After a quick turnaround from last season’s charge to the ECHL Kelly Cup finals, the South Carolina Stingrays are back.
And yes, they are playing in the North Charleston Coliseum.
The Stingrays finished off last season with a playoff run at their practice facility at the Carolina Ice Palace because the coliseum was not available at the end of a COVID-delayed season.
The team opens its 2021-22 season on Oct. 23 at the North Charleston Coliseum with a 6:05 p.m. game against Greenville, and team president Rob Concannon is planning for a return to something resembling normalcy.
“That’s what we’re hoping for, as I’m sure everyone is,” said Concannon. “And I think we’re getting there.”
After opening last season at 50 percent capacity at the coliseum, the Stingrays are operating at full capacity to start this season. And the ECHL, which operated with just 14 teams a year ago, should be back up to full strength at 28 teams.
“It’s right back to where it was two years ago,” Concannon said.
The Stingrays themselves have seen a lot of turnover since their game four loss to Fort Wayne in the Kelly Cup finals back in June. The number is fluid as players come and go, but there are seven former Stingrays on the opening-day roster, including veteran and team captain Andrew Cherniwchan.
“There’s been a huge turnover this past offseason,” Concannon said. “We lost about 12 guys to retirement, and lost another nine guys or so who either have gone to Europe or other teams.
“The majority of the players are going to be new to our team, and we’re seeing that around the league, as well. This summer it was a little different with 14 more teams trying to get players in building rosters and stuff.”
Joining Cherniwchan on the roster are returnees Justin Florek, Connor Moore, Tariq Hammond and Jade Miller. Goalie Hunter Shepard, who minded the net during the Stingrays’ playoff run, was assigned to the Stingrays this week by their AHL affiliate in Hershey.
Also assigned by Hershey this week were forward Ryan Dmowski and defenseman Jake Massie, who played with Stingrays goalie Ryan Bednard in Greenville last year.
Charged with putting the pieces together is second-year coach Ryan Blair.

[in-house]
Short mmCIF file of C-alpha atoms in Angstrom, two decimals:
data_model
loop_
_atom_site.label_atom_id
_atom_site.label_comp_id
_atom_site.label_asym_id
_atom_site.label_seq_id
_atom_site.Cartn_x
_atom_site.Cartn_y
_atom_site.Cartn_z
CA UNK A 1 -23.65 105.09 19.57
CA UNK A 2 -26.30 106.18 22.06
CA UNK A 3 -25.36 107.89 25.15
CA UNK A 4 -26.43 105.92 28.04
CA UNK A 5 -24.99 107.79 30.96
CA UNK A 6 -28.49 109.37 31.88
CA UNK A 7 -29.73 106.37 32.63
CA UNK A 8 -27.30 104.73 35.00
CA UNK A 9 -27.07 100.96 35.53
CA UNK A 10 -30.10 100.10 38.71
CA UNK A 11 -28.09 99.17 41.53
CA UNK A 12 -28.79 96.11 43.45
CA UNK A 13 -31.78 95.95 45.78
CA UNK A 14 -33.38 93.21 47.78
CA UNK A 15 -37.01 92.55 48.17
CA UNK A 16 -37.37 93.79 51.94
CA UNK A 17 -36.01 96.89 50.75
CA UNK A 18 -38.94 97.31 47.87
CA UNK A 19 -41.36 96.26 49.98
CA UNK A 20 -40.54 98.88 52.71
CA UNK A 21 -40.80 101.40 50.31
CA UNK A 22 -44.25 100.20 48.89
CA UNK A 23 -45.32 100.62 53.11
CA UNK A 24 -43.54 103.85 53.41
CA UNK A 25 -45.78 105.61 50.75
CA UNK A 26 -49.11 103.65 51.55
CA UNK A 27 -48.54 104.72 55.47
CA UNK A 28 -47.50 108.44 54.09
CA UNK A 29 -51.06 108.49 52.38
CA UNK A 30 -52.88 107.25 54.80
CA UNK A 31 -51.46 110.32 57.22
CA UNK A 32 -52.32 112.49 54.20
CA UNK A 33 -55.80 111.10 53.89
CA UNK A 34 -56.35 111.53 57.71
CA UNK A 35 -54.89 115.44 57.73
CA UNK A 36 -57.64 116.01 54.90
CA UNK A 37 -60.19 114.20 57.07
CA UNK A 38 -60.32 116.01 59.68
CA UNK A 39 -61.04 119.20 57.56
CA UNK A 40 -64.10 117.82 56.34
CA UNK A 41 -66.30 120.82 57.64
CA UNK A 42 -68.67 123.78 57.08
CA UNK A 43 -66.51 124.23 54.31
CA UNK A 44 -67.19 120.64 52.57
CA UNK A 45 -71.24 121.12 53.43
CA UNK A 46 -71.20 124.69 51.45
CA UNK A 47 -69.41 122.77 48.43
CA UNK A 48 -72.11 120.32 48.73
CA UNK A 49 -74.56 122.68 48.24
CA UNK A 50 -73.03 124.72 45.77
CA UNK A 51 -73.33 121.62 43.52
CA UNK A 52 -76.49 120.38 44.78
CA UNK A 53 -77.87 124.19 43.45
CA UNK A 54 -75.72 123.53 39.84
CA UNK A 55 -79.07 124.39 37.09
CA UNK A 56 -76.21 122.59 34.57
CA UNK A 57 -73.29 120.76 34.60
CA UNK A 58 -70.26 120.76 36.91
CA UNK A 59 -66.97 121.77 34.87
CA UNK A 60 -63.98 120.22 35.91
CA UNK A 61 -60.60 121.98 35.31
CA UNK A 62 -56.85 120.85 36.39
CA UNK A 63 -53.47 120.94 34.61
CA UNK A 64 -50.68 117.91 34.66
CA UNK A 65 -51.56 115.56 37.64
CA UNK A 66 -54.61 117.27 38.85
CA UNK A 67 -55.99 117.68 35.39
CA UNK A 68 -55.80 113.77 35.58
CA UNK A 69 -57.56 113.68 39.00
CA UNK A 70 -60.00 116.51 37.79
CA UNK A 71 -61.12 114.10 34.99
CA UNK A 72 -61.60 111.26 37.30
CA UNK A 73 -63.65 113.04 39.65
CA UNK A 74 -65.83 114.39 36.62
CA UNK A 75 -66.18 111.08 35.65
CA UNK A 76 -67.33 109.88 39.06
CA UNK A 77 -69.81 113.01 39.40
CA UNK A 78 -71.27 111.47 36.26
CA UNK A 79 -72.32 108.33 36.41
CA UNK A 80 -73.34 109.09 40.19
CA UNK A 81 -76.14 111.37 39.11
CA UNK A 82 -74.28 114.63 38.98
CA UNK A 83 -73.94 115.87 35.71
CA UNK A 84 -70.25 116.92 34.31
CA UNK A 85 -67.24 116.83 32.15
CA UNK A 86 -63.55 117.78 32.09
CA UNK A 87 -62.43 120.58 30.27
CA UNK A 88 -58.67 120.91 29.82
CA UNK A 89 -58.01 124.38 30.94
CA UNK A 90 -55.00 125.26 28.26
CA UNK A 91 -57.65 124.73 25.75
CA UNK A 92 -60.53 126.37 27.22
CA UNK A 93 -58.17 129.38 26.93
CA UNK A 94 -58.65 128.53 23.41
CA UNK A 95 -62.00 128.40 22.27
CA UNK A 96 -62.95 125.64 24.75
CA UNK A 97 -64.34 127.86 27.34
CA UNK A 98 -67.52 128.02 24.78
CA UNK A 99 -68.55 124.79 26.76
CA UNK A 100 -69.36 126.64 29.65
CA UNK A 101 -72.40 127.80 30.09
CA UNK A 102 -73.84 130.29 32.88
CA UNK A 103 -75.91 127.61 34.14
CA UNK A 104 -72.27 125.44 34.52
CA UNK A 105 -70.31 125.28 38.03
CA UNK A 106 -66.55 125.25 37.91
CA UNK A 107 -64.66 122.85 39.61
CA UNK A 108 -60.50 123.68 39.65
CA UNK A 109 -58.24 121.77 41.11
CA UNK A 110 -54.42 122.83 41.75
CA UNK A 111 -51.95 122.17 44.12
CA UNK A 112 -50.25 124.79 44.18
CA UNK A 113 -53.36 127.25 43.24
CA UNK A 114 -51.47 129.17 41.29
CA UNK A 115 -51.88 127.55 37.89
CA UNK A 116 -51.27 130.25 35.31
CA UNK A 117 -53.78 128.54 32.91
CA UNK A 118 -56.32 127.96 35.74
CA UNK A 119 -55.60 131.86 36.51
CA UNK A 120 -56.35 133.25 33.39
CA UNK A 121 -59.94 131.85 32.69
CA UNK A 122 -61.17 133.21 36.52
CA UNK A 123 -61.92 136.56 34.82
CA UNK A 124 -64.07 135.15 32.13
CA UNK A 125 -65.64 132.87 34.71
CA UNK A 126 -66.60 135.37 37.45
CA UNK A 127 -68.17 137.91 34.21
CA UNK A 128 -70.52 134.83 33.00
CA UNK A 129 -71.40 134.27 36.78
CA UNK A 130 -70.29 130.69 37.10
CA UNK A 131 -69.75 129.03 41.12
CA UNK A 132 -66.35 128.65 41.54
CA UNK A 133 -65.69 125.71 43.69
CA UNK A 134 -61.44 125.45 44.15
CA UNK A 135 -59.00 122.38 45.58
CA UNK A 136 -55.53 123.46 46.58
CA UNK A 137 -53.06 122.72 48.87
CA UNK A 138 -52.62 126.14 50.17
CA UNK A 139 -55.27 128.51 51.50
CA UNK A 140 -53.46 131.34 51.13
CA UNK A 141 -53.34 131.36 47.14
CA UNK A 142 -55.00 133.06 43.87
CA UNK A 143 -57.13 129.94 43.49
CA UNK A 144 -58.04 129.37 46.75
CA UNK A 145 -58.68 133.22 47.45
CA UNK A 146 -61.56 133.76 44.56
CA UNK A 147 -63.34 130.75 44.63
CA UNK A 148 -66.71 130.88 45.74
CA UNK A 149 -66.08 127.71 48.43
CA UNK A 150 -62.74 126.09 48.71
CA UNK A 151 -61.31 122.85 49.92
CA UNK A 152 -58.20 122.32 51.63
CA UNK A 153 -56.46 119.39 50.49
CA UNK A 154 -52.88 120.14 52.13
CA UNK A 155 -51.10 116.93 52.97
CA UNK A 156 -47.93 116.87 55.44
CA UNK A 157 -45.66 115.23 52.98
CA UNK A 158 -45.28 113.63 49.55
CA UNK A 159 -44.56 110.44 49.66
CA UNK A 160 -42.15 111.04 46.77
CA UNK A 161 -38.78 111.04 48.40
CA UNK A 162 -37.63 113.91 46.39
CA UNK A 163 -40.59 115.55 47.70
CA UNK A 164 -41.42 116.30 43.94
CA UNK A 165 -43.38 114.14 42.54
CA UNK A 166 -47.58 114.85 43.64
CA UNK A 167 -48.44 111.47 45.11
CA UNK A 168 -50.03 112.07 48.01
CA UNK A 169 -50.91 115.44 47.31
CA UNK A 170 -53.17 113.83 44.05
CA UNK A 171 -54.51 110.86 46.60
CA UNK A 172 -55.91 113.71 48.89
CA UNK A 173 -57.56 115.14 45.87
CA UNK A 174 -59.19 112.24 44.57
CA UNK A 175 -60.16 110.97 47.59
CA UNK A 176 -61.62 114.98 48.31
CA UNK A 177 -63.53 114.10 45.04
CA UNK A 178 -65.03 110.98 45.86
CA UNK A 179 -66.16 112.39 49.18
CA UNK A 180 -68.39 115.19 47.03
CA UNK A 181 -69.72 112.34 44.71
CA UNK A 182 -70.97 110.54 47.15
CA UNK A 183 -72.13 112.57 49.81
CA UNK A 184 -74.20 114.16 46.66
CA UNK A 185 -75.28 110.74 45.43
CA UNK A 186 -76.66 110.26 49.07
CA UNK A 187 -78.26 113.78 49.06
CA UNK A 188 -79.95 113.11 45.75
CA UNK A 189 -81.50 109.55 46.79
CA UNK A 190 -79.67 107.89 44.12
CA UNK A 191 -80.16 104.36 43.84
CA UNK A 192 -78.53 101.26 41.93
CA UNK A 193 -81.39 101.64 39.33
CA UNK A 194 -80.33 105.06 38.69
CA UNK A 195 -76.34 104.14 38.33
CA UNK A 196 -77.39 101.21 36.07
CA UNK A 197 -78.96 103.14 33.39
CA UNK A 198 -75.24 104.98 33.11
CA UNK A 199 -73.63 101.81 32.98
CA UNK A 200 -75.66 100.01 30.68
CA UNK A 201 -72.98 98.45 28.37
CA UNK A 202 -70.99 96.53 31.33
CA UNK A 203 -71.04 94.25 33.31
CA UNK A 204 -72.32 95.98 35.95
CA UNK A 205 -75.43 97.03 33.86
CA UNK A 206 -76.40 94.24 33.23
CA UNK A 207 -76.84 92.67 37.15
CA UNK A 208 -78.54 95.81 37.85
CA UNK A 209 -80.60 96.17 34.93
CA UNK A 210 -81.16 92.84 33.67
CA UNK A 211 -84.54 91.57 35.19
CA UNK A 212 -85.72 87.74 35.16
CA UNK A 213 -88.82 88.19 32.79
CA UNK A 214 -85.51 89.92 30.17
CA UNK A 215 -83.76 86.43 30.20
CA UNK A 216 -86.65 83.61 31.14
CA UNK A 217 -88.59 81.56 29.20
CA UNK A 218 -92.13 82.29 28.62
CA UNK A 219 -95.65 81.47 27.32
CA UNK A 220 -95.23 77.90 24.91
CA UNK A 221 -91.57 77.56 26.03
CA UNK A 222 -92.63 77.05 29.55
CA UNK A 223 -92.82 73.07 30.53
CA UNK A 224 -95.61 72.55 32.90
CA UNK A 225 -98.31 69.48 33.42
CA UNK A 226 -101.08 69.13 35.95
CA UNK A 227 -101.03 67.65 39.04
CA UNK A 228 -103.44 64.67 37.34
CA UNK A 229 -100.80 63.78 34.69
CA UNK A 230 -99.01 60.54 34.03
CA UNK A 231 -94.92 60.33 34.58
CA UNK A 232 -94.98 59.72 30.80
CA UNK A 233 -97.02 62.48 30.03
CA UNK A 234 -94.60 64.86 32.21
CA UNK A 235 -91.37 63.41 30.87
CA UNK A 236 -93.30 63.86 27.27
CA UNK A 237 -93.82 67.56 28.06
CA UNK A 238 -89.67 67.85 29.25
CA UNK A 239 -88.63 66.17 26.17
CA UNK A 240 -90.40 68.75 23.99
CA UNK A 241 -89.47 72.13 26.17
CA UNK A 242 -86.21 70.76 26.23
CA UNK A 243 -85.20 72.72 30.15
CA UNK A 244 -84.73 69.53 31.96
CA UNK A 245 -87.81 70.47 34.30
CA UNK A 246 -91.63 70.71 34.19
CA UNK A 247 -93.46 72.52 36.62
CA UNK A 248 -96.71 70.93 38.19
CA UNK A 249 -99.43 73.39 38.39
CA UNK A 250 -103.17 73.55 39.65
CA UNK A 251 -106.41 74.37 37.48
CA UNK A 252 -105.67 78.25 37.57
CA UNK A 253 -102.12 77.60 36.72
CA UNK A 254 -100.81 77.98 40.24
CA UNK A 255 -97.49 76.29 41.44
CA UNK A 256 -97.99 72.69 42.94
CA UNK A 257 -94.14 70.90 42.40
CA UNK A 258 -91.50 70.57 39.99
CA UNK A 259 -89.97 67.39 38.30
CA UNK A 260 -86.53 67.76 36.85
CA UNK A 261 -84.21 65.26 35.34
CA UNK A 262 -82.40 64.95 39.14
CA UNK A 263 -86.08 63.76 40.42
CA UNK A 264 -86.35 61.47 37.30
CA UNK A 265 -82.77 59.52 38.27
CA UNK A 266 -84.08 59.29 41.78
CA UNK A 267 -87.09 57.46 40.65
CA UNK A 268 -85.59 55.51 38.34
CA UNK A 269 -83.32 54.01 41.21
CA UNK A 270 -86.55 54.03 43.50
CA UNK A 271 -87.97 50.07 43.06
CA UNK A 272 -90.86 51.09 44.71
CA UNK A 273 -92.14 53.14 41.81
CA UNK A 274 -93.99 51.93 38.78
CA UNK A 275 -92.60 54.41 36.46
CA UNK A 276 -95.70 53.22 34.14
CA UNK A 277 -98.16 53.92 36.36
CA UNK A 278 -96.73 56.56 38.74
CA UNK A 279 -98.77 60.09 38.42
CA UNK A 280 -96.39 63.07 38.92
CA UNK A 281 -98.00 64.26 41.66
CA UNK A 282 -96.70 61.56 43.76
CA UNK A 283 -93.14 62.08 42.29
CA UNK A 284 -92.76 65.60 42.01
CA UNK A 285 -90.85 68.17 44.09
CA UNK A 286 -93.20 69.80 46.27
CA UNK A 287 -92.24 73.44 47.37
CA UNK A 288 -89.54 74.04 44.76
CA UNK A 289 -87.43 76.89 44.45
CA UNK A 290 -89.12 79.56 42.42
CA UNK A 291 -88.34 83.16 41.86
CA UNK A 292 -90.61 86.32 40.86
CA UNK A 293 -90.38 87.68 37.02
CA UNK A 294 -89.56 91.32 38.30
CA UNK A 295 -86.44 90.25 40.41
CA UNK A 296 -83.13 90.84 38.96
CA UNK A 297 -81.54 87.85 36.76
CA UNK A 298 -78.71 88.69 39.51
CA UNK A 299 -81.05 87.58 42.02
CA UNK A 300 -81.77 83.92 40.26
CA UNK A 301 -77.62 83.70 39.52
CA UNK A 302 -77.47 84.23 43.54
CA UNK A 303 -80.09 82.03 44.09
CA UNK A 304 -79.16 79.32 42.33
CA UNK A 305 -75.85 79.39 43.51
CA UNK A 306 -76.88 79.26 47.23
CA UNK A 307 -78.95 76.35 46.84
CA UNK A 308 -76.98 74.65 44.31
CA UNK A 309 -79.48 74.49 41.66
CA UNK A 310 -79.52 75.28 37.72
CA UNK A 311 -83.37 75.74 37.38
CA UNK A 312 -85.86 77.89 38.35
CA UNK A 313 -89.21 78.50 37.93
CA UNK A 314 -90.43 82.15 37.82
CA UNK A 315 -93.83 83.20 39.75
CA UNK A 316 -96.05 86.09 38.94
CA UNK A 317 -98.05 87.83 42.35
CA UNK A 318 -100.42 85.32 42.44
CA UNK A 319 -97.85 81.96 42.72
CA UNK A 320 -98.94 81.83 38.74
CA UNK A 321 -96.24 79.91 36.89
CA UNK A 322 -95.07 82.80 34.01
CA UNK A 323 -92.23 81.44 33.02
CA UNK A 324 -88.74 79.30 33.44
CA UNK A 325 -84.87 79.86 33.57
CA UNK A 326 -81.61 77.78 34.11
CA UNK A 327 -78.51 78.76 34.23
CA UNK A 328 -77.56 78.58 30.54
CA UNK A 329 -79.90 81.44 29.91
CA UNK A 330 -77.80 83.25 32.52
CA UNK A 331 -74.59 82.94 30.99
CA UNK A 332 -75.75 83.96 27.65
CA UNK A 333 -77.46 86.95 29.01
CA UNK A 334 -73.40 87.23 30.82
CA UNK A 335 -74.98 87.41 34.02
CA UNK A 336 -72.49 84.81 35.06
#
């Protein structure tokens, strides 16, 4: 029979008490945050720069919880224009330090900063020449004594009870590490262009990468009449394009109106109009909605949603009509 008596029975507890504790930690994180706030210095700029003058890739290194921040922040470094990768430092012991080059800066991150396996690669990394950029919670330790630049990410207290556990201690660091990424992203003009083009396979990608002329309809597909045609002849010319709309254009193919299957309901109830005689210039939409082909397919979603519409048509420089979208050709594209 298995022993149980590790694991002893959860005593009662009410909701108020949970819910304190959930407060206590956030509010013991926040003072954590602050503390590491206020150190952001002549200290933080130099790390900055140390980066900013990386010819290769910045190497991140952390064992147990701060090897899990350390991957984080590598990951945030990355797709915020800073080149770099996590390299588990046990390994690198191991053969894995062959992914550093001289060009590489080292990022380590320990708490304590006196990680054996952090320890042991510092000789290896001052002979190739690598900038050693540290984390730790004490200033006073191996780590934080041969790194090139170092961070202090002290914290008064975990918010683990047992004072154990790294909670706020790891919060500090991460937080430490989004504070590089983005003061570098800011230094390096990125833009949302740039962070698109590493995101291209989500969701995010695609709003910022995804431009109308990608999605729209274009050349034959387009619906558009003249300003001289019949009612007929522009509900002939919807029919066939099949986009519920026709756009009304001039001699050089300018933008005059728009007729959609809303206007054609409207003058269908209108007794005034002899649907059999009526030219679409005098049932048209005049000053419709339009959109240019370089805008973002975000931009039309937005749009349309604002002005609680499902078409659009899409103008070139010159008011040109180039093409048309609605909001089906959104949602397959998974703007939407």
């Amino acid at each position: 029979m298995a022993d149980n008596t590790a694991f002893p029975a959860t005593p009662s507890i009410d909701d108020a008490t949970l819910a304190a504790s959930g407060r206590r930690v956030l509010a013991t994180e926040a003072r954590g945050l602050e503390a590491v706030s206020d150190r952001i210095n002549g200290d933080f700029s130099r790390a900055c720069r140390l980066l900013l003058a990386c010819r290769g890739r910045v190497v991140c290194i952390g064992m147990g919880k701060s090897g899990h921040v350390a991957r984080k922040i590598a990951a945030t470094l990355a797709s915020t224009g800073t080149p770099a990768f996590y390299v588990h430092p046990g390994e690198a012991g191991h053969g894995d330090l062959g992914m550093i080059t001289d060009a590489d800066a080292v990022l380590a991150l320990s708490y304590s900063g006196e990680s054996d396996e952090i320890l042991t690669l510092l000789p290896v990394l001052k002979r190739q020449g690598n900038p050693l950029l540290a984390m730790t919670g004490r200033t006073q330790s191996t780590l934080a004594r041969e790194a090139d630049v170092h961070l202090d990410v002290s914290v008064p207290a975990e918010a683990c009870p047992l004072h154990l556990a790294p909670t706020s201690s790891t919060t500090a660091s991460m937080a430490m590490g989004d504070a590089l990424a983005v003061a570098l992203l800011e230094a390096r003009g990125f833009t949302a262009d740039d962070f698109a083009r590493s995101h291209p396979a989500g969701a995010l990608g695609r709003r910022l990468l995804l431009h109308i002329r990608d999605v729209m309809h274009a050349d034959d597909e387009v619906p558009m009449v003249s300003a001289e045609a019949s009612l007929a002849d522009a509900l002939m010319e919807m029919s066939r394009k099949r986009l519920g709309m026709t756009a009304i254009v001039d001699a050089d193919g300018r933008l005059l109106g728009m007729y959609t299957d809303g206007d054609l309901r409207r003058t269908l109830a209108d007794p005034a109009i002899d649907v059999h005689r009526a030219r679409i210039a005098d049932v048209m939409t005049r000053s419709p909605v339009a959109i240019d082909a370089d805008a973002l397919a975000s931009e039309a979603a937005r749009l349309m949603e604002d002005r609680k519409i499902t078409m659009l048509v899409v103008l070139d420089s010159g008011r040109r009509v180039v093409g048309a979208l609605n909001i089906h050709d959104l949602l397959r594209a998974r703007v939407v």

“It’s important to have some guys back,” said Blair. “We would like to have a couple more guys back, but with Europe in full swing and guys moving on from hockey, it’s definitely understandable and we respect these players decisions. I really like the guys we’ve brought back, and they are going to be important pieces for us.
“But it’s a whole different team this year and kind of a different feel in the room, and we’re excited about it.”
Among the new players is forward Lawton Courtnall, a 6-0, 210-pounder who played 54 games with Wheeling last year and college hockey at Western Michigan. Veteran center Ben Holmstrom has played in the NHL with Philadelphia and Carolina, and in the AHL.
“Ben has been a real leader at the next level, and he’s already made that mark on our group here as a real pro and a real leader,” Blair said. “He’s an exciting guy to have up front.”
In the back end, 6-4, 225-pound Chaz Reddekopp played with Orlando and Allen last season, and young prospect Victor Hadfield is the grandson of former NHL star Vic Hadfield, who was part of the New York Rangers’ famous “Goal-a-Game” line with center Jean Ratelle and right wing Rod Gilbert in the 1970s.
Patrick Holway, 6-5 and 220 pounds, was drafted by the Detroit Red Wings in 2015 before choosing to play college hockey, and played briefly in the AHL last season. Hershey Bears’ signees Macoy Erkamps and Jordan Subban are currently with the Stingrays.
“That’s exciting for us, because I think to build from the back end is more important than ever, and we really like what we have,” Blair said.
Lowcountry Mayors discuss COVID-19 recovery, business and economic growth moving forward
NORTH CHARLESTON, S.C. (WCBD) – Lowcountry Mayors discussed COVID-19 recovery efforts while addressing plans for economic and business growth on Thursday at the Charleston Business Journal’s annual Business Expo. Mayors from Summerville, Mount Pleasant, Goose Creek, North Charleston and the City of Charleston all participated in the round table discussion.The mayors say navigating the past year was a challenge but recovery has been fast individually and as a group. Some focus for the leaders remains on recovery while also ...
NORTH CHARLESTON, S.C. (WCBD) – Lowcountry Mayors discussed COVID-19 recovery efforts while addressing plans for economic and business growth on Thursday at the Charleston Business Journal’s annual Business Expo. Mayors from Summerville, Mount Pleasant, Goose Creek, North Charleston and the City of Charleston all participated in the round table discussion.
The mayors say navigating the past year was a challenge but recovery has been fast individually and as a group. Some focus for the leaders remains on recovery while also addressing things such as housing, workforce stability and regional development.
During the more than hour roundtable, City of Charleston Mayor John Tecklenburg, North Charleston Mayor Keith Summey, Mount Pleasant Mayor Will Haynie, Summerville Mayor Ricky Waring and Goose Creek Mayor Greg Habib discussed the various challenges and plans moving forward.
“No it has been a challenging time,” says Mayor Tecklenburg.